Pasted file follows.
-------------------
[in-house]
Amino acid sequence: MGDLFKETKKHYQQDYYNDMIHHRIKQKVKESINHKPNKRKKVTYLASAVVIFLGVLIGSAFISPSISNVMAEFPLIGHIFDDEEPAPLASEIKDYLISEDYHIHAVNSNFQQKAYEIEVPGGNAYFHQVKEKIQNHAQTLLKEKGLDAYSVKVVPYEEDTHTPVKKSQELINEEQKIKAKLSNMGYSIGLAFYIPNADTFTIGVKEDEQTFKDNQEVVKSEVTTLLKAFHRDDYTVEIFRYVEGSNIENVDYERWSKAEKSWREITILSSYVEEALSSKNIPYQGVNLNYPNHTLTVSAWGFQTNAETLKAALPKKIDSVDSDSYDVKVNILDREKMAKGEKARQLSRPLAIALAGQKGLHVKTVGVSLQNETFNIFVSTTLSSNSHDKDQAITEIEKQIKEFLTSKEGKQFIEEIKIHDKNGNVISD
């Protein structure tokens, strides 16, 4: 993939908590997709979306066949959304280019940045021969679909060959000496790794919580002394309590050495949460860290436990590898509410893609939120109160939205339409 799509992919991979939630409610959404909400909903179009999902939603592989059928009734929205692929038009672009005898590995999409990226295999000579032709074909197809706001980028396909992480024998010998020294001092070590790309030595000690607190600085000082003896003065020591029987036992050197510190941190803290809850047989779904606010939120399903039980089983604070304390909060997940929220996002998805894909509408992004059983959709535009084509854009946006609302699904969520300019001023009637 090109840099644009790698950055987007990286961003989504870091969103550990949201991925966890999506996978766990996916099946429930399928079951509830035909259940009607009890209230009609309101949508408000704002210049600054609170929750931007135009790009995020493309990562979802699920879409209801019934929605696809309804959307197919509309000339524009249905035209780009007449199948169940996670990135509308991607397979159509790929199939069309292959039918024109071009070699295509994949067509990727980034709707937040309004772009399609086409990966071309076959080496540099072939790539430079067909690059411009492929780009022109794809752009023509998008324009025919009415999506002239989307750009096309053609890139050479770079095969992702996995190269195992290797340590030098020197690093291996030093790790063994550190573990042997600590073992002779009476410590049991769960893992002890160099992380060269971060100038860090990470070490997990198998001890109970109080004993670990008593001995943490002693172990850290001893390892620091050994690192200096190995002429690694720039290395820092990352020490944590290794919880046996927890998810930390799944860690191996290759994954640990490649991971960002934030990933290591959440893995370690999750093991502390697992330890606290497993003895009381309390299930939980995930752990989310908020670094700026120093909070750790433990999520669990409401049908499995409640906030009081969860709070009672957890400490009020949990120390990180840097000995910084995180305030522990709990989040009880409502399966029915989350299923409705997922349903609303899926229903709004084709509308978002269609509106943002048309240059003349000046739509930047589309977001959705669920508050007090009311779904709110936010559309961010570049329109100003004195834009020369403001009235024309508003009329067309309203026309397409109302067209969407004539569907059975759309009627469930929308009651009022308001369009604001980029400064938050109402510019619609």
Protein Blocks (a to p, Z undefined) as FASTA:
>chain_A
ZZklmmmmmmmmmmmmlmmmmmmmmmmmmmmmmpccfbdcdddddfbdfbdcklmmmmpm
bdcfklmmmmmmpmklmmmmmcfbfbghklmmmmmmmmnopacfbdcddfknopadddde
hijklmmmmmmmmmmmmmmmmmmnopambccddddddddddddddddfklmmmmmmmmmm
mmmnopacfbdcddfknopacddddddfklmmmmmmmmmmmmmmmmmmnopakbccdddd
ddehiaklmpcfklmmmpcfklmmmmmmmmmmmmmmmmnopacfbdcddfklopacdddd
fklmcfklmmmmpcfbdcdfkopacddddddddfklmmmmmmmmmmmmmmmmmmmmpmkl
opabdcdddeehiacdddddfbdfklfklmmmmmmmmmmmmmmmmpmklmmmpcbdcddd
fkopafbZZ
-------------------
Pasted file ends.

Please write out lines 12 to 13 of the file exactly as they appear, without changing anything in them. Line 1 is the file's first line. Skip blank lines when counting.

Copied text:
opabdcdddeehiacdddddfbdfklfklmmmmmmmmmmmmmmmmpmklmmmpcbdcddd
fkopafbZZ